gas and air pollution reduction benefits, and contribute to achieving
Federal/DoD renewable energy policy goals as well as state renewable
energy goals, such as state renewable portfolio standards.
• DoD is committed to reduce energy demand, expand energy supply
on-site, enhance energy security and advance new technology. DoD’s
facility energy strategy, designed to reduce energy costs and improve
energy security, has four inter-related elements: first and foremost, reduce
demand for traditional energy through conservation and energy efficiency;
second, expand supply of renewable energy and other distributed (onbase) energy sources; third, enhance installation energy security; and
fourth, leverage advanced technology.
• DoD will manage its renewable energy program by making choices
that support its ability to conduct test and evaluation of DoD systems,
train its personnel, and operate military capabilities, and further its
environmental stewardship on the land it manages.
• DoD is a collaborative stakeholder on non-DoD lands. Renewable
energy development, siting, transmission, and use activities involve
multiple interests and jurisdictions, and require diligent coordination. DoD
4
seeks early involvement with a collaborative and consultative approach
towards providing feedback on proposed renewable energy projects on
lands outside DoD-managed lands which could create an unacceptable
risk to national security. DoD’s goal for this early engagement to assure
mission compatibility is to provide developers and other stakeholders
with critical information they can use to avoid wasted investment in
energy proposals that are not mutually compatible with the DoD mission
or environmental stewardship by, for example, selecting other sites.
Other parties are encouraged to take into account these considerations
when making siting decisions on all lands, especially those located where
renewable energy development could impact the military mission or its
environmental responsibilities.
• DoD retains the option for use of additional lands. The use of DoDmanaged land for siting of renewable energy sources should not imply that
DoD has excess land resources and should not preclude DoD from seeking
additional lands should future mission needs5 require them.
Applying Renewable Energy Project Siting Considerations
DoD’s Priorities for Renewable Energy Development on
DoD-Managed Lands
The following priorities help ensure that renewable energy development on DoDmanaged lands does not compromise mission test and evaluation, training and
operational activities or environmental resource protection:6
5
The military mission for purposes of these siting considerations includes all military readiness
activities associated with mission test, evaluation, training, and operational activities on land, in
the air, at sea, and through use of the electromagnetic spectrum. The geographic scope includes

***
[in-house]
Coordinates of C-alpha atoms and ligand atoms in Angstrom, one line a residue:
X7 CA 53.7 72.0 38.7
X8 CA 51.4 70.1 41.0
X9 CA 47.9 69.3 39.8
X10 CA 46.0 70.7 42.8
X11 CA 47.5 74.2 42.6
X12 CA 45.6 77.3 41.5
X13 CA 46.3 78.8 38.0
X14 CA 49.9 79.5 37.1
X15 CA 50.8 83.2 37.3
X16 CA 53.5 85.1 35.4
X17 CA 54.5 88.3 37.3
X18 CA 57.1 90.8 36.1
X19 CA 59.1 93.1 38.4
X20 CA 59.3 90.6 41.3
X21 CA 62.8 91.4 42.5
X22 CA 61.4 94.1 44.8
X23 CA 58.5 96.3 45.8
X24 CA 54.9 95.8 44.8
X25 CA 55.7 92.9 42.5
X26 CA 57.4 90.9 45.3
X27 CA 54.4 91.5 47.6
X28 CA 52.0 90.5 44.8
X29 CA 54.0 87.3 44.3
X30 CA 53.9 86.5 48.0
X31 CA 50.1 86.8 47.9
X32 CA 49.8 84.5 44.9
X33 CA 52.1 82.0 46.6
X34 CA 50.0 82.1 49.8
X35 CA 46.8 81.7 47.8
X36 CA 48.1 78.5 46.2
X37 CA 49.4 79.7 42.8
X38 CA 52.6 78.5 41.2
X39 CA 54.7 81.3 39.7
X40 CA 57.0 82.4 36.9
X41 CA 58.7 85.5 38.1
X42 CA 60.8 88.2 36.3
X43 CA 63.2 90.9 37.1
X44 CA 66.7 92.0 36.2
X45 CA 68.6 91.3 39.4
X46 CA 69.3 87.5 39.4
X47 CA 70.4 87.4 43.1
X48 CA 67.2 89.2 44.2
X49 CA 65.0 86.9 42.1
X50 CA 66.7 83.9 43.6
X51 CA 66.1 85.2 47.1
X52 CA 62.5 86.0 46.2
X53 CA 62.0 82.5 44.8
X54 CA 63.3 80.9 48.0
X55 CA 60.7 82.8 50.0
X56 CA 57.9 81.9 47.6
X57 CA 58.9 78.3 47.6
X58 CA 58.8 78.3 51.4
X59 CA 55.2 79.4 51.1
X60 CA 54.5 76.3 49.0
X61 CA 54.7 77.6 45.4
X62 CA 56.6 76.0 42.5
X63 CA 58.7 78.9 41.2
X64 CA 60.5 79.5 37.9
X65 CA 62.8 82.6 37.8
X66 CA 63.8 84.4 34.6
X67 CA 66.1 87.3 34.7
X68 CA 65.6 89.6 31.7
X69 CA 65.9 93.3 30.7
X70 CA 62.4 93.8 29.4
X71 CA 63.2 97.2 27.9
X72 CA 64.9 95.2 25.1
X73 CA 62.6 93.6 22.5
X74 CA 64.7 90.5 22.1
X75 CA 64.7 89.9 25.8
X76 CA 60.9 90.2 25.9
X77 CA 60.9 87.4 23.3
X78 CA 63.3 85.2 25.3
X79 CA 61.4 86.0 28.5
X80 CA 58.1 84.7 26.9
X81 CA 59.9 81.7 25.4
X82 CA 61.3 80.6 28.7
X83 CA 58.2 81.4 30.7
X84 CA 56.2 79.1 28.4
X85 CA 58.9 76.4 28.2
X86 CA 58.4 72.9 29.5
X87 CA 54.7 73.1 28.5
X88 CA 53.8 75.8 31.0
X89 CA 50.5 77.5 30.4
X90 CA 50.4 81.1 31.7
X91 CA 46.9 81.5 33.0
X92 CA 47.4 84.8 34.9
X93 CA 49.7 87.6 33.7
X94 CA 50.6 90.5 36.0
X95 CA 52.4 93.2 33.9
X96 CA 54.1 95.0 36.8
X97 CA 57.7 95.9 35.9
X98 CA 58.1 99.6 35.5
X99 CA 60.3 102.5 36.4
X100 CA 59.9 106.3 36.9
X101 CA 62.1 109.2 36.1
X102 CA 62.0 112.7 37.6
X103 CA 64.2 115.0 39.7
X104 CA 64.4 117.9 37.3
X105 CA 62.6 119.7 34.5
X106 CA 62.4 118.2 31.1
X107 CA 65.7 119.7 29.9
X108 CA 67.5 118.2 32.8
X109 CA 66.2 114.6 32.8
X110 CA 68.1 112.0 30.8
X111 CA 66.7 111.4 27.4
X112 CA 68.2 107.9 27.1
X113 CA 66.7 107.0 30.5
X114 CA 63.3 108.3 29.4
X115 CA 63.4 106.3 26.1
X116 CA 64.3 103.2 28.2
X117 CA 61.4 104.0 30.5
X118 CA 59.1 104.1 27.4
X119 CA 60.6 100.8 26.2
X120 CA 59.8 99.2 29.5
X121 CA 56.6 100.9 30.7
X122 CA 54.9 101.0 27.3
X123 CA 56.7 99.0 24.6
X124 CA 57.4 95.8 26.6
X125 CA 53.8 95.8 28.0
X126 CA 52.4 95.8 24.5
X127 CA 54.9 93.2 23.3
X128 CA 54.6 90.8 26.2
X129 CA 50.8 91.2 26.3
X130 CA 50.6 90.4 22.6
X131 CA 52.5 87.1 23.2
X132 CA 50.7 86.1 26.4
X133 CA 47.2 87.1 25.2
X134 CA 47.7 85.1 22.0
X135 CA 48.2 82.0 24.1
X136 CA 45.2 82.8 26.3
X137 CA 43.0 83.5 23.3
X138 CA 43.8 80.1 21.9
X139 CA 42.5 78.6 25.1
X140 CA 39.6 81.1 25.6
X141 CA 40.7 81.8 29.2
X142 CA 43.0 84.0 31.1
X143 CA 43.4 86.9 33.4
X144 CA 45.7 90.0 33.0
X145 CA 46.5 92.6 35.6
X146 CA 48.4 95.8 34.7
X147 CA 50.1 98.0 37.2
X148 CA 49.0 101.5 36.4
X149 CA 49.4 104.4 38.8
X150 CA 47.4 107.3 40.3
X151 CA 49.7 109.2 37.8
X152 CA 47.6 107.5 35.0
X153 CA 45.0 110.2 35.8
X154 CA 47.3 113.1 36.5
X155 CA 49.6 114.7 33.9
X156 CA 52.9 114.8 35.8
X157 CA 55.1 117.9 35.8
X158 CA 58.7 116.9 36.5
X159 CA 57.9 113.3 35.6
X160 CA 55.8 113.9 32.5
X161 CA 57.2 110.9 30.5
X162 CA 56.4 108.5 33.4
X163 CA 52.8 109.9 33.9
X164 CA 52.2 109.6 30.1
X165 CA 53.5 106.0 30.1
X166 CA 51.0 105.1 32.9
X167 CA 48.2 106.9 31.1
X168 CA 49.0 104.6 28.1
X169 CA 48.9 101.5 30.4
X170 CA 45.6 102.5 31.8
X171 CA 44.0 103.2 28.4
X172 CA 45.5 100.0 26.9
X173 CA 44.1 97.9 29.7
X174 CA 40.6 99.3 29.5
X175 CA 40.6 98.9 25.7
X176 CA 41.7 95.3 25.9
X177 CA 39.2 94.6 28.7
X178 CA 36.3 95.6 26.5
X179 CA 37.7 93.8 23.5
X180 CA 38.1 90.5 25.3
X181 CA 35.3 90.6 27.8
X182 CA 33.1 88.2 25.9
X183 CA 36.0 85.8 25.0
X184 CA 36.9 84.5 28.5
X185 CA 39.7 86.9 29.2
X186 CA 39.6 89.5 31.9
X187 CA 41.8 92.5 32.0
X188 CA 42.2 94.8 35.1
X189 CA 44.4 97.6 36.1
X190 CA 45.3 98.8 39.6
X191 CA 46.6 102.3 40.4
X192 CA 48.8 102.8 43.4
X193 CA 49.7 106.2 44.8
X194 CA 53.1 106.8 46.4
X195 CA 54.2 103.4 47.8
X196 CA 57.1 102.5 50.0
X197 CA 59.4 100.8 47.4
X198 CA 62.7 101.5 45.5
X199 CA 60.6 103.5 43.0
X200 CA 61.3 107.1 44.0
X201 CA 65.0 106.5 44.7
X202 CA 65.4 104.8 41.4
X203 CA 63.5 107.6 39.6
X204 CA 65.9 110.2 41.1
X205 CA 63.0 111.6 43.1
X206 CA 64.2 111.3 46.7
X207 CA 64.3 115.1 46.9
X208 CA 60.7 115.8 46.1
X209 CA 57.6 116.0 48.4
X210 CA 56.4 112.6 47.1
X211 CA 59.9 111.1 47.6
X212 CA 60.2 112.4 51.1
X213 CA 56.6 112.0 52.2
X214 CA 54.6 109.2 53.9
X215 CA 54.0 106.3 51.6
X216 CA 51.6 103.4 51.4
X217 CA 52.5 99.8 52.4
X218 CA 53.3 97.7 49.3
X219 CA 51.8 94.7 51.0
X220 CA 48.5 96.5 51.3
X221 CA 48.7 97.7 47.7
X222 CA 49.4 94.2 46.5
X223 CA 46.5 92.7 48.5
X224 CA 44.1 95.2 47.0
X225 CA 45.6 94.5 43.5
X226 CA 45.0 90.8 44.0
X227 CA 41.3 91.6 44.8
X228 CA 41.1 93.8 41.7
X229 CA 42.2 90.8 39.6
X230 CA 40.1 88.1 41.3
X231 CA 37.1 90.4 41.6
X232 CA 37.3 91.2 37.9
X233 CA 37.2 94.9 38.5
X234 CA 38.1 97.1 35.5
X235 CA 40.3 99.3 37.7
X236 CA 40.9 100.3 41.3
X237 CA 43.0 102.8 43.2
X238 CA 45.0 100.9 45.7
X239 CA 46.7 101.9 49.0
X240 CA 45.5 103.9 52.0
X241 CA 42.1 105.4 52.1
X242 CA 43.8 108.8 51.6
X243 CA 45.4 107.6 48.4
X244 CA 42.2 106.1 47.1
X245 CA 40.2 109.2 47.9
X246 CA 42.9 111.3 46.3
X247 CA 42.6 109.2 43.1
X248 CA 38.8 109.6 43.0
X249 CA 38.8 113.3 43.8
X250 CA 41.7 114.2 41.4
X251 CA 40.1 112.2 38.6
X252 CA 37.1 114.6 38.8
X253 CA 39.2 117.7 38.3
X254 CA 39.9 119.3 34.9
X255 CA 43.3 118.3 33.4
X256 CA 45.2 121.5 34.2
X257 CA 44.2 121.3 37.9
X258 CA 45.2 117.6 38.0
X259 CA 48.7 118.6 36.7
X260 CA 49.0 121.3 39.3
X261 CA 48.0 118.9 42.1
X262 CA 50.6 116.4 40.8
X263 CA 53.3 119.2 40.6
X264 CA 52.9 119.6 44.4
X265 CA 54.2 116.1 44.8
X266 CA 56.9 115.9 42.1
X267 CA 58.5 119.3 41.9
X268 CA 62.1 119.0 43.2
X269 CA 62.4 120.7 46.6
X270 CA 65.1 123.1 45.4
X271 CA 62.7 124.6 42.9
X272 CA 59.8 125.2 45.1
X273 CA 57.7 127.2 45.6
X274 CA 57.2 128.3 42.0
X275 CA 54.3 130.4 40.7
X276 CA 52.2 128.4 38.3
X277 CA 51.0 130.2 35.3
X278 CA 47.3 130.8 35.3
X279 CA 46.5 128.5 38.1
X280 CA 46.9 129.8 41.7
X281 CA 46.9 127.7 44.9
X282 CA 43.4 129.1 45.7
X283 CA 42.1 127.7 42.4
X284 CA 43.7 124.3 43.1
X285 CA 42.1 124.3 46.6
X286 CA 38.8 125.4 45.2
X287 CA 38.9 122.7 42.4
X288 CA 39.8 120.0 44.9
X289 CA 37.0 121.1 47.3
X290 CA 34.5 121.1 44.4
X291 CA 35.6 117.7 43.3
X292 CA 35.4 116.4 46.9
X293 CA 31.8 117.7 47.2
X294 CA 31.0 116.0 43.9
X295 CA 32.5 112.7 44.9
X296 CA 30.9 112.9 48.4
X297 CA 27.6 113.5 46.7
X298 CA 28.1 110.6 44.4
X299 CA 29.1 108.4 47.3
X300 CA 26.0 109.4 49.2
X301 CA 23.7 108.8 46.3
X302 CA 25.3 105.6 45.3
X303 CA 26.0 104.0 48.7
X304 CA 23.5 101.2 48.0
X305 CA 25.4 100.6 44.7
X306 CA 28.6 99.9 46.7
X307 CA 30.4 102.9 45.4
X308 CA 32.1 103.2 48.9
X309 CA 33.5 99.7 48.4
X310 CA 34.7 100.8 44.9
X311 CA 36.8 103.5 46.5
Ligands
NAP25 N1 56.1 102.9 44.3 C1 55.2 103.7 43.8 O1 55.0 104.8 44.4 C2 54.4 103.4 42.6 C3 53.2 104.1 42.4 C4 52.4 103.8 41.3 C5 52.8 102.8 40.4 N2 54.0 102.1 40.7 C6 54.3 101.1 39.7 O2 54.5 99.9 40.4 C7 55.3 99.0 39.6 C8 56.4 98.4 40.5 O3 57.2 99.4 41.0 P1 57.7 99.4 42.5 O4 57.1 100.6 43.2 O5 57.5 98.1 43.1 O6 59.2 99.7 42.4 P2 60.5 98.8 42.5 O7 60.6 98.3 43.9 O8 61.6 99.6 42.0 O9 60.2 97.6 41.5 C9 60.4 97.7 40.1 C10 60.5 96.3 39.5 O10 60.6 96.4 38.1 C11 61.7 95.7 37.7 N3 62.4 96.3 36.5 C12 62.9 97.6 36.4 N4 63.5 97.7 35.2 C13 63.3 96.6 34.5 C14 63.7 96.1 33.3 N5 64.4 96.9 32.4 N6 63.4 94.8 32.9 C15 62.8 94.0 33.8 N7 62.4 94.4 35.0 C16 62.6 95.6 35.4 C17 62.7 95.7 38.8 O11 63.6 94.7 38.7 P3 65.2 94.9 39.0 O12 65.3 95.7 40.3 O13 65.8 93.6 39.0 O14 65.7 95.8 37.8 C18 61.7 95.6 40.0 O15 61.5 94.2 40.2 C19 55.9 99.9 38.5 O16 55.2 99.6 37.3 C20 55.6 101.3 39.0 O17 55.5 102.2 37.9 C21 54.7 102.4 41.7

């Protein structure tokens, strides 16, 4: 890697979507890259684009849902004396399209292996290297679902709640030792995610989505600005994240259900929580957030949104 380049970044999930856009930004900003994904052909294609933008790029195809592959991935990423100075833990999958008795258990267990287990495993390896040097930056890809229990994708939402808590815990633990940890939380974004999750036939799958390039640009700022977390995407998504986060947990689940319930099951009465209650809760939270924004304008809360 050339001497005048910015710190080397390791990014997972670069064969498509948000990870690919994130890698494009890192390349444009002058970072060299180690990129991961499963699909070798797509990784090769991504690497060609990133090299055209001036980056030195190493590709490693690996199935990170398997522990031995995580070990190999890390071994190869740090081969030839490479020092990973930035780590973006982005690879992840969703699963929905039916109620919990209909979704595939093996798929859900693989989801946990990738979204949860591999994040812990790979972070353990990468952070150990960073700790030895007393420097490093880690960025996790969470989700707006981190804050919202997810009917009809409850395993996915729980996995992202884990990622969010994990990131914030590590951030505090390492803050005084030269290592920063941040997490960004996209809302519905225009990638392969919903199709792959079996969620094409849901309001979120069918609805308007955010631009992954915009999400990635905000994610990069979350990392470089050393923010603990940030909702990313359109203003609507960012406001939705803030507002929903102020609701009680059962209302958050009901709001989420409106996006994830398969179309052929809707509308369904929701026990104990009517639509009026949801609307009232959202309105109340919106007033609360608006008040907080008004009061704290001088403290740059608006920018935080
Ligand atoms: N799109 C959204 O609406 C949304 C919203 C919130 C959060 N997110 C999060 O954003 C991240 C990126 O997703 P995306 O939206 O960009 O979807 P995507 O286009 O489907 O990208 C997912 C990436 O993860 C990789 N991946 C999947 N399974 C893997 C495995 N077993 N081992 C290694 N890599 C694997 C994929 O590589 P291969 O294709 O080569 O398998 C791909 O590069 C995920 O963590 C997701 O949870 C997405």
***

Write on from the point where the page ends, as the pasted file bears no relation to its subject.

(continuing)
the U.S. and its territories.
6
“Not compromising” does not necessarily mean that a project which would affect these concerns
will be prohibited (e.g., a site which would cause some adjustments to flight paths could be
approved if the changes do not impair DoD’s ability to carry out its mission).
5
Key renewable energy
goals for DoD are
to consume 7.5% of
electric energy from
renewable sources by
2013, and to produce
or procure 25% of
facilities energy from
renewable sources
by 2025. DoD also
intends to reduce
facilities energy
intensity by 30% by
2015 and 37.5% by
2020 from a 2003
baseline.
Energy efficiency is
an important part of
DoD’s clean energy
strategy, in fact,
as stated in the key
renewable energy
siting considerations,
enhancing energy
efficiency is the
preferred way to meet
DoD energy goals.
1. Expanding the supply of renewable energy involves large and small scale
projects (e.g., large-scale renewable energy, smaller distributed renewable
generation, and rooftop solar). Energy efficiency projects can reduce both
greenhouse gas emissions and reduce energy bills. Distributed generation
projects such as rooftop photovoltaics can reduce both peak demand and
stresses on the electrical transmission and distribution grid. Further, these
projects can reduce greenhouse gas emissions at lower costs while having the
advantage of creating less of an environmental footprint and being less timeconsuming to develop. However, some large-scale renewable energy projects
will ensure energy security for military installations while some will also
provide renewable energy to the local grid.
2. Development of energy resources in cantonment areas is typically preferred
over development on test and training lands because of the likelihood of less
interference with test, training, and operations.
3. Projects on military-managed lands should be assessed and evaluated for
technology viability and quality during the planning stage and the assessment
should evaluate potential interference with military technologies.
4. DoD’s priorities for siting renewable energy on DoD-managed lands to
preserve mission readiness leads to further prioritization due to a preference
for siting in cantonment areas and administrative areas/zones over training air
ranges, in the following order:
A.Cantonment areas: In general, priority should be given to placement
primarily in the cantonment area. Within the cantonment area, first